Research Bleg

I just came up with a research topic that may be useful for one or two economics courses I'm currently taking; one is a class on African American entrepreneurship and the other is my senior research paper under the guidance of a professor who specializes in urban and regional economics. The idea is more of a mixture of of these two courses with some sociology of religion thrown in.

I'm blegging for input from anyone who may be familiar with academic research on this topic, especially economists and sociologists, because I have a feeling this idea has already been covered elsewhere. I can't remember where I heard it from, but I know its not entirely original to me. In any case, I still think it will be a fruitful area for research, though of course I'd much prefer if it's as original as possible.

Anyway, here is the idea. When looking at various ethnic minority groups, Jewish communities have been especially successful at fostering social capital - "the collective value of all 'social networks' [who people know] and the inclinations that arise from these networks to do things for each other ['norms of reciprocity'].

The classic example of social capital is taken from Lisa Bernstein in her article, "Opting Out of the Legal System: Extralegal Contractual Relations in the Diamond Industry," 21 JOURNAL OF LEGAL STUDIES, 1992, pp.115-157.]"

Here's David Friedman's summary:

For a more elaborate example of reputational enforcement, consider the New York diamond industry as described in a classic article by Lisa Bernstein. At one point, somewhat before the time she studied it, the industry had been mostly in the hands of orthodox Jews, forbidden by their religious beliefs from suing each other. They settled disputes instead by a system of trusted arbitrators and reputational sanctions. If one party to a dispute refused to accept the arbitrator’s verdict, the information would be rapidly spread through the community, with the result that he would no longer be able to function in that industry. The system of reputational enforcement survived even after membership in the industry became more diverse, with organizations such as the New York Diamond Dealer’s Club providing both trusted arbitration and information spreading.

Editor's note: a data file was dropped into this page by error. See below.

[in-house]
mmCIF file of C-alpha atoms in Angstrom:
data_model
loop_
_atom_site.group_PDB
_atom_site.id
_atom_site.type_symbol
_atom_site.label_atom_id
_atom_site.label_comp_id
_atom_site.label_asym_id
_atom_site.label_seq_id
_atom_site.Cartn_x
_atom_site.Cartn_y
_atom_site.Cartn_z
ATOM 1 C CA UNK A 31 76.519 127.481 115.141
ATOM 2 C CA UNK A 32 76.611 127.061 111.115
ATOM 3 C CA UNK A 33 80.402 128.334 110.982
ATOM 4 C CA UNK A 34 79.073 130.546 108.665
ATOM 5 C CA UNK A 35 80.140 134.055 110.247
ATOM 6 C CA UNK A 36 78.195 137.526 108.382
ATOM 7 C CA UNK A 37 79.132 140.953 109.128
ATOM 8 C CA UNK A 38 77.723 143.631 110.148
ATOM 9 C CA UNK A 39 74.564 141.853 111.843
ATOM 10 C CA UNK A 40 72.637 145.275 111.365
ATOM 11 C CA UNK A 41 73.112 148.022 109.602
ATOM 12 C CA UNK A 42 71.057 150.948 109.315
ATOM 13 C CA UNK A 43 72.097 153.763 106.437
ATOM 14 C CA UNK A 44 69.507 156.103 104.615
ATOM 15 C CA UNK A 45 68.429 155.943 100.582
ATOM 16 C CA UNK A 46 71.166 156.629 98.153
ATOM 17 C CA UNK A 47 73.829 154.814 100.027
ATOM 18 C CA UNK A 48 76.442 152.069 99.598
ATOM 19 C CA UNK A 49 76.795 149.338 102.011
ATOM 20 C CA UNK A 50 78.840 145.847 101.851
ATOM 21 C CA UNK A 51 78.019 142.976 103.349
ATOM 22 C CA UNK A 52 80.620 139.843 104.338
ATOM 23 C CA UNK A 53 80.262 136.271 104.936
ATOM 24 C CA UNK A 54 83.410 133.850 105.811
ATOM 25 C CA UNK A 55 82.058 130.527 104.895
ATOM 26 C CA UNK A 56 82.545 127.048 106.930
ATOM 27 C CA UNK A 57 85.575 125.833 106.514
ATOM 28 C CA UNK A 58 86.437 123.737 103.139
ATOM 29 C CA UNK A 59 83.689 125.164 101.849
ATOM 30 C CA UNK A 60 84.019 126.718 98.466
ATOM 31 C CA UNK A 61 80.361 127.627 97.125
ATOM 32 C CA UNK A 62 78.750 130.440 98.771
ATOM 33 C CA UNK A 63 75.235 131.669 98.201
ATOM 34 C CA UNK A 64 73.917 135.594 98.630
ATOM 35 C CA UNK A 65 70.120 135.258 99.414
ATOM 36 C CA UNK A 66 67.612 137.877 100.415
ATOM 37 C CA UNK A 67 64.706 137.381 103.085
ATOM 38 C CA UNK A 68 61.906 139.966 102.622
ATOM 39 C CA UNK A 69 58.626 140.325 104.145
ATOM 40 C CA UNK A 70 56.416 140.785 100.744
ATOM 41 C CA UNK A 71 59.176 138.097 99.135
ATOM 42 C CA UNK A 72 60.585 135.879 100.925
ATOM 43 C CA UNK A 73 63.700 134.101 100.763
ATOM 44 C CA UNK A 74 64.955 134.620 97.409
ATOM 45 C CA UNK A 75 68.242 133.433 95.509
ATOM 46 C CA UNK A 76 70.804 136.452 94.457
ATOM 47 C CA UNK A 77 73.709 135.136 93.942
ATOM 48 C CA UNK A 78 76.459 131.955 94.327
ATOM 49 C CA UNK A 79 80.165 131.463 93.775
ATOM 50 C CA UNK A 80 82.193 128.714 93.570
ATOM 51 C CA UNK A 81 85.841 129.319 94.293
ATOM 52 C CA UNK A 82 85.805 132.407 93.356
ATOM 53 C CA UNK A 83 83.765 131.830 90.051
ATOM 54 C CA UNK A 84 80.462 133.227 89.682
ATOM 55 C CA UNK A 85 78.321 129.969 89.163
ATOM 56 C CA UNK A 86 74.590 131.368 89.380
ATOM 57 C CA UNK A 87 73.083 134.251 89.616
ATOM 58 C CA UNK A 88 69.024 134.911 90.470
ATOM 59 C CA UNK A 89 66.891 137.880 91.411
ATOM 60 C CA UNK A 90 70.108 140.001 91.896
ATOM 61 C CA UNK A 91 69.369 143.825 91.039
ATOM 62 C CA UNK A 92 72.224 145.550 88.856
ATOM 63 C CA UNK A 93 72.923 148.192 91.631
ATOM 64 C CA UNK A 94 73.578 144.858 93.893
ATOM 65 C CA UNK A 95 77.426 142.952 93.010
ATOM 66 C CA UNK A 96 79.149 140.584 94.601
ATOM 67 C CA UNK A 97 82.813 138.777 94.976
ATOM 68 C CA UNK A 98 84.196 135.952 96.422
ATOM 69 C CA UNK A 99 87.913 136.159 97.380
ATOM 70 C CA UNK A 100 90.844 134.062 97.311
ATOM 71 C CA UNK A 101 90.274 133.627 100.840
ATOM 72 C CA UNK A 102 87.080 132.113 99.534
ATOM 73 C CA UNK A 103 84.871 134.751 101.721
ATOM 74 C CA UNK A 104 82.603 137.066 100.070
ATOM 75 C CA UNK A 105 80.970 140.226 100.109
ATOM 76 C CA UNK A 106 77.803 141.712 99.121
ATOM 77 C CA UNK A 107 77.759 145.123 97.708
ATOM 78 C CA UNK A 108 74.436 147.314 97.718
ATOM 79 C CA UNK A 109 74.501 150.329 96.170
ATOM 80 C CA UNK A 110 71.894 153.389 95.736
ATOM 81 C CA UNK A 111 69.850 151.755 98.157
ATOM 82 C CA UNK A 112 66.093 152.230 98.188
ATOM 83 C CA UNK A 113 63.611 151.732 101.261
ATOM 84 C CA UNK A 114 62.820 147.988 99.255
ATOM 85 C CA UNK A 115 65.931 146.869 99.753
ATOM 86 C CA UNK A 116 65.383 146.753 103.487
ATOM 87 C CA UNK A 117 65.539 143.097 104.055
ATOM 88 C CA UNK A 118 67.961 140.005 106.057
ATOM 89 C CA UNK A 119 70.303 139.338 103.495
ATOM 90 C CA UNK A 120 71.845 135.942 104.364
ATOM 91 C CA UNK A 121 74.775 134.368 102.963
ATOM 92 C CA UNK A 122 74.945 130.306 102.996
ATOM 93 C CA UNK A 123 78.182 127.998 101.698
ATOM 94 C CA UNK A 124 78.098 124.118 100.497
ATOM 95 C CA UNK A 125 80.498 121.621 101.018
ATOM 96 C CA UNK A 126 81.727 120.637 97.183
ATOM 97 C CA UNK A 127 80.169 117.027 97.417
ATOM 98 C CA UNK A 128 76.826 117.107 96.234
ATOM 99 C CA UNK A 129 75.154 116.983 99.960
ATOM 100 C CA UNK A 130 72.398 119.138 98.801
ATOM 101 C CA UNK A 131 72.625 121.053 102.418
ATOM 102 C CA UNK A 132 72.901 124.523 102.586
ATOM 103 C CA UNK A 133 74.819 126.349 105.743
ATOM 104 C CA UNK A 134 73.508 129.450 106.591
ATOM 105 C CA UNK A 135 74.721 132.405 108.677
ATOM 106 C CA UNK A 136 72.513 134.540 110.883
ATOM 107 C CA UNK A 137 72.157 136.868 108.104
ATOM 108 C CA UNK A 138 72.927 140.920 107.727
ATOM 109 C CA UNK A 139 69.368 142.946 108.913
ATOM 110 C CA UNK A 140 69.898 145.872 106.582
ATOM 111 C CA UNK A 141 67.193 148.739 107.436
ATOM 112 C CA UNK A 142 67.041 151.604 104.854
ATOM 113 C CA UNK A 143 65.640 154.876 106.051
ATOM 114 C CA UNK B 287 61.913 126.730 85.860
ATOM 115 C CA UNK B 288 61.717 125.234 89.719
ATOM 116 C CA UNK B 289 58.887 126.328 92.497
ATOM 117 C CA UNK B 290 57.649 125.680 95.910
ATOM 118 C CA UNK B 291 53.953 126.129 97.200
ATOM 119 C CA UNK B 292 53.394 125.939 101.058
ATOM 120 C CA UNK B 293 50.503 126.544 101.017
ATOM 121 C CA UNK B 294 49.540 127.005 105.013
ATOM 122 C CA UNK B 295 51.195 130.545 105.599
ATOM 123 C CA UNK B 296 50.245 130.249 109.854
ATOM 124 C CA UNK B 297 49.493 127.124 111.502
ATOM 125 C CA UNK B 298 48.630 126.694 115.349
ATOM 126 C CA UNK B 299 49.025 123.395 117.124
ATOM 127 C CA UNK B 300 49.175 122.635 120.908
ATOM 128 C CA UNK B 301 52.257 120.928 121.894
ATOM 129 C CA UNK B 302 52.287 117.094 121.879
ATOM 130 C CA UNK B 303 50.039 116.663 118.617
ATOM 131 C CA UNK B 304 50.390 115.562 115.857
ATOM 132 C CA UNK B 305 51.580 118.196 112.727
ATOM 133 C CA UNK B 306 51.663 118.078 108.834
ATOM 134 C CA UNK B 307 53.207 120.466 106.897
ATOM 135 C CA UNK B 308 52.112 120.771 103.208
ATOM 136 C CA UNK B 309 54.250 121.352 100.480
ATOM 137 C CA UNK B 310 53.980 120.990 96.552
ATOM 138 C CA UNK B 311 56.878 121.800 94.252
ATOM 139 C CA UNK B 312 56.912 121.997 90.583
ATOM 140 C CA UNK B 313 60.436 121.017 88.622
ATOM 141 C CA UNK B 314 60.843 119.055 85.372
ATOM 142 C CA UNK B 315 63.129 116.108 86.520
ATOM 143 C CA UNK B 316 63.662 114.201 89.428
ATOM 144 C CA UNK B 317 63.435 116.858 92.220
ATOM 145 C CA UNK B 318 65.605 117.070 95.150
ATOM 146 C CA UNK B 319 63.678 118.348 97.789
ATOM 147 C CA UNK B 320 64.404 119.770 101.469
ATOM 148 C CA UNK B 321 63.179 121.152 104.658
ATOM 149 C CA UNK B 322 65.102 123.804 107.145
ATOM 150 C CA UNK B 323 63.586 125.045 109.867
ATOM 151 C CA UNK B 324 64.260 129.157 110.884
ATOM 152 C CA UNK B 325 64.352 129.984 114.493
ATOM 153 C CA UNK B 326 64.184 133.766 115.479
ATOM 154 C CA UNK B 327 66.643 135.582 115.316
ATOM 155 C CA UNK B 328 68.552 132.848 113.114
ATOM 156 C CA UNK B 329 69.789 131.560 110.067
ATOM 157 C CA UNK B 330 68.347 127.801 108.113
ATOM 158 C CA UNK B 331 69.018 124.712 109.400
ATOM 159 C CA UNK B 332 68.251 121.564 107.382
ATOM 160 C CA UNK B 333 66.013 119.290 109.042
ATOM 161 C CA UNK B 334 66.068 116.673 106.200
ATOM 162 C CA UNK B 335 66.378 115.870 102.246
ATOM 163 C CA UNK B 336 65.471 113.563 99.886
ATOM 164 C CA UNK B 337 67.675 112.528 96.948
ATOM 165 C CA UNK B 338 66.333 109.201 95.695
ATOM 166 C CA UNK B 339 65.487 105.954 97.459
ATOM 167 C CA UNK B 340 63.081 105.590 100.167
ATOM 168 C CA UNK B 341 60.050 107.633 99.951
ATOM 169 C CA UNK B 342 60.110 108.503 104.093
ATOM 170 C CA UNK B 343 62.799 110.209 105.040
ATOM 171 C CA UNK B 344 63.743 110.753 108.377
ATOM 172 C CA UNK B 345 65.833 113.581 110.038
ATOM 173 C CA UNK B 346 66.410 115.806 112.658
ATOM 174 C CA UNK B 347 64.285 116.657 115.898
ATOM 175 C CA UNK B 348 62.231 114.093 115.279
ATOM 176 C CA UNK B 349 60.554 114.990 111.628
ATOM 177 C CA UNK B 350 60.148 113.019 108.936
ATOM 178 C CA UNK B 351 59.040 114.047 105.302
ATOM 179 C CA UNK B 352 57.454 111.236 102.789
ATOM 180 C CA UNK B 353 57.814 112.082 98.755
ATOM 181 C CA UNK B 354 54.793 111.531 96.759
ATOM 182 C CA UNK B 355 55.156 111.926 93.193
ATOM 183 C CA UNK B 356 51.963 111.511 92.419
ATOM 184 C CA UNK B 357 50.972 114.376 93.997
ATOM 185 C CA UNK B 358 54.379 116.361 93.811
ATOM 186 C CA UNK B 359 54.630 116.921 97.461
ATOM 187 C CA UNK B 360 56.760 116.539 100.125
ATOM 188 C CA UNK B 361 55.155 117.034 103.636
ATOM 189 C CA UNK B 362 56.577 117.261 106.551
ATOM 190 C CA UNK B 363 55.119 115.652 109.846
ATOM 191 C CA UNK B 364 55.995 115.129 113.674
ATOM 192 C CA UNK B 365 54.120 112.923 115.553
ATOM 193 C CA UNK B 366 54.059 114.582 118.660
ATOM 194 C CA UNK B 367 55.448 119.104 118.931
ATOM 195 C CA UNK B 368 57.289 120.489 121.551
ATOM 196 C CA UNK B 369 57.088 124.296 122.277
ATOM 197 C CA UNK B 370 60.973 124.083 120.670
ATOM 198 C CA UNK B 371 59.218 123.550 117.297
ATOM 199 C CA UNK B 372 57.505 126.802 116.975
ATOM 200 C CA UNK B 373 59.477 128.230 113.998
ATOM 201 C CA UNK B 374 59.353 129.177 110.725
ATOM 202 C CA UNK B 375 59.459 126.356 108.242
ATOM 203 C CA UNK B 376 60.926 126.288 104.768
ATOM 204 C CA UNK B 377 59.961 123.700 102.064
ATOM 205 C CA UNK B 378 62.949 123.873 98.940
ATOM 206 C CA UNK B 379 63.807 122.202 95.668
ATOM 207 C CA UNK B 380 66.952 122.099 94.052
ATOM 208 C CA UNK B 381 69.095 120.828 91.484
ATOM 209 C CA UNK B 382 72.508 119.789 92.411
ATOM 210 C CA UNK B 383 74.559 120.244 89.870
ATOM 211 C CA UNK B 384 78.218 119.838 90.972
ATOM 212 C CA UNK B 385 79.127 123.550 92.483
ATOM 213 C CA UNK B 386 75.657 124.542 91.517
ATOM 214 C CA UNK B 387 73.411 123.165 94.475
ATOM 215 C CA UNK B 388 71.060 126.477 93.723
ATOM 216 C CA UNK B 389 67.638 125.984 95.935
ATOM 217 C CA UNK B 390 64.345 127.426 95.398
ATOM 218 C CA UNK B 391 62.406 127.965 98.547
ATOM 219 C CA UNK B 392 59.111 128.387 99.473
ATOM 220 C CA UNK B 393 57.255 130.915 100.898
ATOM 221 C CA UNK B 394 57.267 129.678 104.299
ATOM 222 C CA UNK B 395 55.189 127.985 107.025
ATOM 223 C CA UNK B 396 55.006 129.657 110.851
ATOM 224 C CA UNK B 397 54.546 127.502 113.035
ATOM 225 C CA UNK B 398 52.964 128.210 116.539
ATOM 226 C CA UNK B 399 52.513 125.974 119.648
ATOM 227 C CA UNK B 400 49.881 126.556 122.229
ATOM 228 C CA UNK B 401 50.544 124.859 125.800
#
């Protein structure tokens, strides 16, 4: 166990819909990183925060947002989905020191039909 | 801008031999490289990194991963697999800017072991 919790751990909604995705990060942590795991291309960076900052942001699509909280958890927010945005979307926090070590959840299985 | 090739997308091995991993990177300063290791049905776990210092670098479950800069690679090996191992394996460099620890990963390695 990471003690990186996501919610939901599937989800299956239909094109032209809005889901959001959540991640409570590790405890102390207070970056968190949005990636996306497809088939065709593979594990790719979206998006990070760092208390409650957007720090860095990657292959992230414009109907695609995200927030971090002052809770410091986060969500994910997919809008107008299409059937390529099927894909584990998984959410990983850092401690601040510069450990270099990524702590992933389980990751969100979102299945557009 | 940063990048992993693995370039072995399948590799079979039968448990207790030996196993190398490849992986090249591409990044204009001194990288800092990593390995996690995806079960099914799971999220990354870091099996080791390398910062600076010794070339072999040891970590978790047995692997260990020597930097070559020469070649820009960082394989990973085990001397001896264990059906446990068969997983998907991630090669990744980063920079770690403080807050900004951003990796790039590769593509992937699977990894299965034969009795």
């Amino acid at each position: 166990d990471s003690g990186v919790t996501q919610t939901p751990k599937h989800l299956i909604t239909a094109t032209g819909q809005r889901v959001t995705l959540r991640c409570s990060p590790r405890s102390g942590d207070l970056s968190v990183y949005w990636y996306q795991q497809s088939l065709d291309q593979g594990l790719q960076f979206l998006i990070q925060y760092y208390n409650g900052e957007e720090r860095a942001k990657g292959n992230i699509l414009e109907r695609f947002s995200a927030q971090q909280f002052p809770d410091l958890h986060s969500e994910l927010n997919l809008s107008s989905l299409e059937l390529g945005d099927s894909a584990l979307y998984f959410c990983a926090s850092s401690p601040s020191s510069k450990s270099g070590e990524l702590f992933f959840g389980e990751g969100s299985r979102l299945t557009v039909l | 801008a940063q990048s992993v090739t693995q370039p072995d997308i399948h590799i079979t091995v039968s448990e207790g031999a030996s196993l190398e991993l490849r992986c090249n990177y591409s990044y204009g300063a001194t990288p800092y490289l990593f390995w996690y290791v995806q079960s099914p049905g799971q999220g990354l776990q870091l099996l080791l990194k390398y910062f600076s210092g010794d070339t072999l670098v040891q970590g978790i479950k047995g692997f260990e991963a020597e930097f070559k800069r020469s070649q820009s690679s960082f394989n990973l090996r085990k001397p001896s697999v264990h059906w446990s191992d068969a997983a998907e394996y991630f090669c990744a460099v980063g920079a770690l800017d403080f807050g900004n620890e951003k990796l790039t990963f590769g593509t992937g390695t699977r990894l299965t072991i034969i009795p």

I wish to expand on this idea, and explain why Jewish communities, particularly Orthodox Jewish communities (those strictly observant of Jewish religious rituals) have been able to foster social capital more so than many other ethnic groups.

My thesis is that there are at least three self-reinforcing religious customs (there may be more than these three, but three is a nice number for now) which force Orthodox Jews to live in close proximity to each other and discourage individuals from (a) living outside the community for extended periods of time and (b) violating those customs while living inside the community. This last point is what I mean by self-reinforcing; by encouraging Orthodox Jews to live in close proximity to each other, these customs are that much more difficult to violate because doing so invites criticism, shame, social ostracism, and in extreme cases, excommunication from the community.

So what are these three customs?

They are:

  1. Shabbat: the Saturday Sabbath in which most work and travel related activies are prohibited
  2. Kashrut: a set of dietary laws prohibiting certain types and mixtures of food, and requiring supervision during preparation, together making most restaurants off limits
  3. Minyan: the requirement that a quorum of ten or more adult (over the age of 13) male Jews be present for communal prayer services, especially on Shabbat but also during the week (this requirement is highly preferred but not mandatory like the previous two customs)

I won't bother explaining the details of these three practices; if you are interested, read the Wikipedia articles. I also won't explain the mechanism for how these three practices force Orthodox Jews to remain in close proximity to each other, as that should be somewhat self-explanatory from the definitions given above, and in any case, is the purpose of my paper.

So if anyone reading this knows of any academic papers that make similar or identical claims, or papers that may be useful in conducting my own research, please either leave a comment in this thread or drop me a line at mghertner@gmail.com

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